Developed and presented in residency
at Jersey City Theater Center, Mereseles Studios, June 7-9, 2019

photo by alex gurevich,  arts on the hudson

photo by alex gurevich, arts on the hudson

This original devised production explores the parallels between sex work and fiber arts as a group of five women seek change and empowerment despite the hostile world that surrounds them. Utilizing texts from various sources with interviews from sex workers and fiber artists, Yarns takes us to a brothel where the women survive by turning tricks and creating warmth from the yarn that surrounds them under the watchful eye of a man who calls himself their protector. Culminating in an unforgettable burlesque performance, Yarns shows the true meaning of female empowerment and how "women's work" is a force to be reckoned with.

Written by
Chandy Bennett, Michael Joel, Caiti Lattimer, Carrie O'Dell, and Adrienne Sowers

Directed by
Michael Joel and Carrie O'Dell

Stage Manager
Zak Kelley

Costume Design by
Chandy Bennett

Lighting Design by
Christina Verde

Set Pieces Created by

Sound Effects Created by
Benjamin Furiga for Furiga Sound Design and Consulting

Josephine Cooper
Emily Cordes
Antoinette Fasino
Nicole Orabona
Mikayla Wilkerson

Photos by Alex Gurevich, Arts on the Hudson; Christina Verde; and Kaitlin Overton

About Yarns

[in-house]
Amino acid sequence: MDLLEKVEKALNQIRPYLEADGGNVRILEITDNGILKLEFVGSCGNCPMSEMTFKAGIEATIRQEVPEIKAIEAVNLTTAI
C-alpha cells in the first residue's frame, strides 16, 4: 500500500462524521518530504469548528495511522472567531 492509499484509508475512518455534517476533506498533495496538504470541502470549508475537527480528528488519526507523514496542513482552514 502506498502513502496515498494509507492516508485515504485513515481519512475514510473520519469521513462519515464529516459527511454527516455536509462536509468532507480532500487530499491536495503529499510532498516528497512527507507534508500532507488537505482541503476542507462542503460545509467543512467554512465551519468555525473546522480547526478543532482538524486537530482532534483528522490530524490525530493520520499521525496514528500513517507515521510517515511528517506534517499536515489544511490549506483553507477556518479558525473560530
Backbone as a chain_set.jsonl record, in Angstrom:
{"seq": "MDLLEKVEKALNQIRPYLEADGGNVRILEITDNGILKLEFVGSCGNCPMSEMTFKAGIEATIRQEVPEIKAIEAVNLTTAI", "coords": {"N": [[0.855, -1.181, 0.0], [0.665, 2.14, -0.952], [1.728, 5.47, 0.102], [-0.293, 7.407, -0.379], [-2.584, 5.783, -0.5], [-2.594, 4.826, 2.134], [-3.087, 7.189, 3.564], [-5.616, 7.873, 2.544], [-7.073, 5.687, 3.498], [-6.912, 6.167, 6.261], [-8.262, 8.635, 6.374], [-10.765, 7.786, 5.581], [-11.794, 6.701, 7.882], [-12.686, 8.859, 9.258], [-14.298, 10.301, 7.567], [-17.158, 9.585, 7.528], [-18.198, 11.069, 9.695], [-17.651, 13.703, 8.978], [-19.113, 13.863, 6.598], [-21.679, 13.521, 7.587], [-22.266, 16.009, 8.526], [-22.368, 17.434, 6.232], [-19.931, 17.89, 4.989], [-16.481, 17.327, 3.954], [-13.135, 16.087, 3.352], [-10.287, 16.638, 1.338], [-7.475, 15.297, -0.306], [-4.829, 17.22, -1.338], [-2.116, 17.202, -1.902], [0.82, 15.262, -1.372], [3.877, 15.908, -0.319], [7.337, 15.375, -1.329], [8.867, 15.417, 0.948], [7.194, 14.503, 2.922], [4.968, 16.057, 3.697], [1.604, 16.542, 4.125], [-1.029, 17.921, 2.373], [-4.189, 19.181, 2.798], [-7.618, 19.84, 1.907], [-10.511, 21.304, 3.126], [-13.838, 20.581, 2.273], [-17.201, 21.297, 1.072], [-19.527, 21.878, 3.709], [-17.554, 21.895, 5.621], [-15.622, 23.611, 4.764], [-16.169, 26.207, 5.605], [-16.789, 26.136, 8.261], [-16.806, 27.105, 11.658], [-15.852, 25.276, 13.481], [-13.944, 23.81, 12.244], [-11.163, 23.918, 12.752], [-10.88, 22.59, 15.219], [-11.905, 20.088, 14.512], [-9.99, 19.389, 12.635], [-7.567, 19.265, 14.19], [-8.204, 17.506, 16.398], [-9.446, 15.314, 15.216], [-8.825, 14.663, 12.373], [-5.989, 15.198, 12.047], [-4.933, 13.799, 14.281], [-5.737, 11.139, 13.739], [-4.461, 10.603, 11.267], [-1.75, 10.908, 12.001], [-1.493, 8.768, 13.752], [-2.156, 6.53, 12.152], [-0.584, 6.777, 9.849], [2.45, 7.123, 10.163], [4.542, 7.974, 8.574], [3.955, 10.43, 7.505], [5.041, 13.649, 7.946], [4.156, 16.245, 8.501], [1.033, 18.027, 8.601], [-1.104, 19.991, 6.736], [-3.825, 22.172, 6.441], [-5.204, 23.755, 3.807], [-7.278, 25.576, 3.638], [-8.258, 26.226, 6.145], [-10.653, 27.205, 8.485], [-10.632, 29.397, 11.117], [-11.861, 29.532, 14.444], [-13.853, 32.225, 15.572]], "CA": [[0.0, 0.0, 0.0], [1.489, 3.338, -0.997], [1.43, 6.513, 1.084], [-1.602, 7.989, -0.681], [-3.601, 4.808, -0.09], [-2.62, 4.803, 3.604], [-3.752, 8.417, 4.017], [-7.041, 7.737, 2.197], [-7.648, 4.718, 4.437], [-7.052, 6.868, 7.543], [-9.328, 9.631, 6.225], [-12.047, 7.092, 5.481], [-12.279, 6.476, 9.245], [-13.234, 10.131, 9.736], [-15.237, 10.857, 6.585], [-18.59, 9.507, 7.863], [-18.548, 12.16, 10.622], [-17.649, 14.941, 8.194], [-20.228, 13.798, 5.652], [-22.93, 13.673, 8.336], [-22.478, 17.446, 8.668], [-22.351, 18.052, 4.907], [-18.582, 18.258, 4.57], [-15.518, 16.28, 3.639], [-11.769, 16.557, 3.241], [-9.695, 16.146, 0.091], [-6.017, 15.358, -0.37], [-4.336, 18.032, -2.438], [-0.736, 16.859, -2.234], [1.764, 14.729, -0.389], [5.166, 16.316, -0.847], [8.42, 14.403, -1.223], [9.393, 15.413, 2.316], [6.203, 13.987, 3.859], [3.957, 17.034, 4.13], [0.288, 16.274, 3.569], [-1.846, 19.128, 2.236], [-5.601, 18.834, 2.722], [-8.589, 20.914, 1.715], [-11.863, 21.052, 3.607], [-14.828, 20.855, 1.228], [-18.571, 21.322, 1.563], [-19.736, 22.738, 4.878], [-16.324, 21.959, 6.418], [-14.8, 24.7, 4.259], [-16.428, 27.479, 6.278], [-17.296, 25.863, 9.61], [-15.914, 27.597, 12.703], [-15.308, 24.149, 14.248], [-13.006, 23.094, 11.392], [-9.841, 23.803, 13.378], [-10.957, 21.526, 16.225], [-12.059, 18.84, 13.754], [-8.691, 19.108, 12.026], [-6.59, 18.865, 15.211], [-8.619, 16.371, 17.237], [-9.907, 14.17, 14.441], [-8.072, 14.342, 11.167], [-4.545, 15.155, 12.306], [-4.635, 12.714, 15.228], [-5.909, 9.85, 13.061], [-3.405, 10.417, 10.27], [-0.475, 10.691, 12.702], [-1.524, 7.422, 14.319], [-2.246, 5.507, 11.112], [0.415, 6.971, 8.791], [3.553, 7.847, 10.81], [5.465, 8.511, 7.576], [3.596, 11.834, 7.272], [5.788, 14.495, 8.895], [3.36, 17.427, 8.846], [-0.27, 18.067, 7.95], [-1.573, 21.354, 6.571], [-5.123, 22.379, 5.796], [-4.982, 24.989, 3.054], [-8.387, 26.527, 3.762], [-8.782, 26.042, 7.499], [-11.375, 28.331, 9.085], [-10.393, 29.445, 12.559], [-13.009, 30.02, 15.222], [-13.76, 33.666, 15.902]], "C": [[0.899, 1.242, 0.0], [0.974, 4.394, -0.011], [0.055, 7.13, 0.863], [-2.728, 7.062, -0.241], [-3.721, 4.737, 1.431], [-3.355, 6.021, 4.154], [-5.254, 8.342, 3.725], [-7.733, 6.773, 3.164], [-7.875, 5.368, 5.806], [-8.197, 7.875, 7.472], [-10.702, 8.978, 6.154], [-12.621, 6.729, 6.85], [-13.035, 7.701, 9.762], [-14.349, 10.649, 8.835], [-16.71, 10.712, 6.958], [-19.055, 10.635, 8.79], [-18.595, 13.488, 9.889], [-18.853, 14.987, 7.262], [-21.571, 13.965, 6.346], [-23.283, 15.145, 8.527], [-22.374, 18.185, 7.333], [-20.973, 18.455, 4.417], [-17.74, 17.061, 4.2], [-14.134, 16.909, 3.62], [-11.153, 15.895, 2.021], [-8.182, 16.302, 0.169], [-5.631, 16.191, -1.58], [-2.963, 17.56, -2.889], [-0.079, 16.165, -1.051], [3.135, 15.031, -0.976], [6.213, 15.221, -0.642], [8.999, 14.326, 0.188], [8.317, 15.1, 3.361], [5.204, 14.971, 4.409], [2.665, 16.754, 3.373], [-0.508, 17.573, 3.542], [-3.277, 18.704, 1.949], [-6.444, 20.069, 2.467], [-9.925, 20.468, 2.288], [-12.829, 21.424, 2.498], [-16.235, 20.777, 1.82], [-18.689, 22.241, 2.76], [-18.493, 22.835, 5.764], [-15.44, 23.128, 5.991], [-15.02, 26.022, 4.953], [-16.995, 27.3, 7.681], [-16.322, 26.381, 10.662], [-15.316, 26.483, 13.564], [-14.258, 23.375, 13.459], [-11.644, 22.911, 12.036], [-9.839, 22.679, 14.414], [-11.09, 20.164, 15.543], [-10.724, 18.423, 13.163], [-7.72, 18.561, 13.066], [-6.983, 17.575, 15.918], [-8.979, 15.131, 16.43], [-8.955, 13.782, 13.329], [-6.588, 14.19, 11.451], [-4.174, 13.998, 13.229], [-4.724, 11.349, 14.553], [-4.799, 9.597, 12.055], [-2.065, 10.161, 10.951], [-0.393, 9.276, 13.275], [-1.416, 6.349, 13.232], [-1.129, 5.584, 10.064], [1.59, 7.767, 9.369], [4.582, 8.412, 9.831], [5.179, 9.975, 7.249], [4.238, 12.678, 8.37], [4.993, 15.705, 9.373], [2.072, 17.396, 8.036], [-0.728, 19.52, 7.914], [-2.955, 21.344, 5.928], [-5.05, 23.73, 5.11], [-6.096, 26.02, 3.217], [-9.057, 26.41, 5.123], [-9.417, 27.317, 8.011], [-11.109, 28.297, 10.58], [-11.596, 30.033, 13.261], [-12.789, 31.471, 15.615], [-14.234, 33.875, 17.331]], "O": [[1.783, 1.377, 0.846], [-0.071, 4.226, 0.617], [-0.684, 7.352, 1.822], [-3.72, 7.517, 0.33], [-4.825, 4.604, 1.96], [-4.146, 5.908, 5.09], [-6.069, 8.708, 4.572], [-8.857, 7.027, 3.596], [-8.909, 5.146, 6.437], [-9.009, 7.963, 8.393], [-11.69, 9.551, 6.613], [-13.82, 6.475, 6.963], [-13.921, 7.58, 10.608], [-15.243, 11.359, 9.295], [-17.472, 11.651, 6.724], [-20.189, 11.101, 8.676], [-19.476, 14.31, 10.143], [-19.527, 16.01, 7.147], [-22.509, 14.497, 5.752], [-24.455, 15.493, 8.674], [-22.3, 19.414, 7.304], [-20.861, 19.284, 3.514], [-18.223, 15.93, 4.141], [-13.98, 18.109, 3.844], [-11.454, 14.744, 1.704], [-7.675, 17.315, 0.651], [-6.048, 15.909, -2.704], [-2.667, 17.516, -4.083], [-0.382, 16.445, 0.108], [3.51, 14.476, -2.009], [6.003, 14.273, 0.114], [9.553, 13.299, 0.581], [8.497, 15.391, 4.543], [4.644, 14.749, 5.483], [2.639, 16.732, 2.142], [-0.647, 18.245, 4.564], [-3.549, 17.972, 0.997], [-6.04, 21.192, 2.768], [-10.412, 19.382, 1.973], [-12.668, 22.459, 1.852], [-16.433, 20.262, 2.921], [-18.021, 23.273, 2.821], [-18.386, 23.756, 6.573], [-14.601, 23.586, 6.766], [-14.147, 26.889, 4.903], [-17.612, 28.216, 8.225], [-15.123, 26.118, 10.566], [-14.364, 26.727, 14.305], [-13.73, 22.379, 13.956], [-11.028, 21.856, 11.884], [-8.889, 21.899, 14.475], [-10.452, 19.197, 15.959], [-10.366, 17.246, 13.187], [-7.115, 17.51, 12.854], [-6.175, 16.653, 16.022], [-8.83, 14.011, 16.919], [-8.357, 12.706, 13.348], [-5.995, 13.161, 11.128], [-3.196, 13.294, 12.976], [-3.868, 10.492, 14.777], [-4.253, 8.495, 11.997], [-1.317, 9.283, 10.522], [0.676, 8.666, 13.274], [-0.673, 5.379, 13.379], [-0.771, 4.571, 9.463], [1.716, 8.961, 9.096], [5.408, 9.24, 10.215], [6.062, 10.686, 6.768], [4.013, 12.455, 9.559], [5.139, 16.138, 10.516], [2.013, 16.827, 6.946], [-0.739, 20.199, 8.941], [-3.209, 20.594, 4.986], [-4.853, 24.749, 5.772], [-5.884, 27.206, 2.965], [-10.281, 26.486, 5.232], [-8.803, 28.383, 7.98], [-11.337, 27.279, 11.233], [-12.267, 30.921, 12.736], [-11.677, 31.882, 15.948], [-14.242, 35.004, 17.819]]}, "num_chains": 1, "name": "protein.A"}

This project started with a garbage bag of discarded yarn. The bag was left over from our production Departure in November 2015, and we weren’t sure what to do with it. It seemed a shame to throw it away. The bag lived in the trunk of Kaitlin’s car for a couple of weeks before our dramaturg Carrie remembered a passage from Debbie Stoller’s crochet how-to manual, The Happy Hooker : “...[A] lace manufacturer admitted that he expected his workers to turn a few tricks on the side to make up for his not paying them a living wage....this may even explain how the word “hooker” came to have such wayward connotations.” This connection raised questions about gendered labor; both sex work and fiber arts like knitting, crochet, weaving, and embroidery have traditionally been feminized. Sex work and fiber arts have not only been feminized, they are dismissed--fiber arts are relegated to the world of craft, considered lesser than the high art traditions of painting and sculpture, while sex work is written off as an easy way for a woman of loose morals or dire circumstances to make a quick buck. Fiber arts are art and sex work is work but their historically feminine place in our culture have contributed to their diminished status. We seek to explore the relationship between sex work and fiber arts and examine the connections among the things we term women’s work. The script for this devised piece uses source material interviews with sex workers and fiber artists; brothel plays of the early twentieth century such as Sholem Asch’s God of Vengeance, and Ourselves by Rachel Crothers; literary depictions of the tricoteuses of the French Revolution; and discussions from online communities built by fiber artists and sex workers.

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